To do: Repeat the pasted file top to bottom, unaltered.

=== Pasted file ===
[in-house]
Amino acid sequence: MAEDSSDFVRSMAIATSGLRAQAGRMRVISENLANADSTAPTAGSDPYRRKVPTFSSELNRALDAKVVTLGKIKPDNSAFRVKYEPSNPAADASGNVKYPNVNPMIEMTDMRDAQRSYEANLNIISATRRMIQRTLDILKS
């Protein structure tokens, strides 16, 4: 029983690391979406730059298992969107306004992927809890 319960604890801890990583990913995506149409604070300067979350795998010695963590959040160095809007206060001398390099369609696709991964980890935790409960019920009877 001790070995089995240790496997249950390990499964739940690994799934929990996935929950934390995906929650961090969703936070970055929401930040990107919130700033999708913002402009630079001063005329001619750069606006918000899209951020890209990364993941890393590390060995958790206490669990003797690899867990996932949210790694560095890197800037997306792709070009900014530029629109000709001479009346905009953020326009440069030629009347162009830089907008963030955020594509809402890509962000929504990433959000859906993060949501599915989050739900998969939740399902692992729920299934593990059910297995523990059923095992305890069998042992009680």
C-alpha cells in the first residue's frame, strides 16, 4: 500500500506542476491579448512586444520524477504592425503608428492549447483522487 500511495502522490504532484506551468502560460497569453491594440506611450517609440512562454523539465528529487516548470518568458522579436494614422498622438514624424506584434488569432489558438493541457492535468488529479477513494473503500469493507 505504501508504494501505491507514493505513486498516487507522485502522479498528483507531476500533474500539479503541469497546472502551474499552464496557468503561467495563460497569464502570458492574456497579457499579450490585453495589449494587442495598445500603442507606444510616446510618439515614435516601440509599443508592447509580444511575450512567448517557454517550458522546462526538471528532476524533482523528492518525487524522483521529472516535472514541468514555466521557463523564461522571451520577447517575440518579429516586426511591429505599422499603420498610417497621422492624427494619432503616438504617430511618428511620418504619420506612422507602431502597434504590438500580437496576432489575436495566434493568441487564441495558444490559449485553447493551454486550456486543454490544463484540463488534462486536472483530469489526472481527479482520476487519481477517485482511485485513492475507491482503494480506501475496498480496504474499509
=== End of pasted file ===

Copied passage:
[in-house]
Amino acid sequence: MAEDSSDFVRSMAIATSGLRAQAGRMRVISENLANADSTAPTAGSDPYRRKVPTFSSELNRALDAKVVTLGKIKPDNSAFRVKYEPSNPAADASGNVKYPNVNPMIEMTDMRDAQRSYEANLNIISATRRMIQRTLDILKS
């Protein structure tokens, strides 16, 4: 029983690391979406730059298992969107306004992927809890 319960604890801890990583990913995506149409604070300067979350795998010695963590959040160095809007206060001398390099369609696709991964980890935790409960019920009877 001790070995089995240790496997249950390990499964739940690994799934929990996935929950934390995906929650961090969703936070970055929401930040990107919130700033999708913002402009630079001063005329001619750069606006918000899209951020890209990364993941890393590390060995958790206490669990003797690899867990996932949210790694560095890197800037997306792709070009900014530029629109000709001479009346905009953020326009440069030629009347162009830089907008963030955020594509809402890509962000929504990433959000859906993060949501599915989050739900998969939740399902692992729920299934593990059910297995523990059923095992305890069998042992009680």
C-alpha cells in the first residue's frame, strides 16, 4: 500500500506542476491579448512586444520524477504592425503608428492549447483522487 500511495502522490504532484506551468502560460497569453491594440506611450517609440512562454523539465528529487516548470518568458522579436494614422498622438514624424506584434488569432489558438493541457492535468488529479477513494473503500469493507 505504501508504494501505491507514493505513486498516487507522485502522479498528483507531476500533474500539479503541469497546472502551474499552464496557468503561467495563460497569464502570458492574456497579457499579450490585453495589449494587442495598445500603442507606444510616446510618439515614435516601440509599443508592447509580444511575450512567448517557454517550458522546462526538471528532476524533482523528492518525487524522483521529472516535472514541468514555466521557463523564461522571451520577447517575440518579429516586426511591429505599422499603420498610417497621422492624427494619432503616438504617430511618428511620418504619420506612422507602431502597434504590438500580437496576432489575436495566434493568441487564441495558444490559449485553447493551454486550456486543454490544463484540463488534462486536472483530469489526472481527479482520476487519481477517485482511485485513492475507491482503494480506501475496498480496504474499509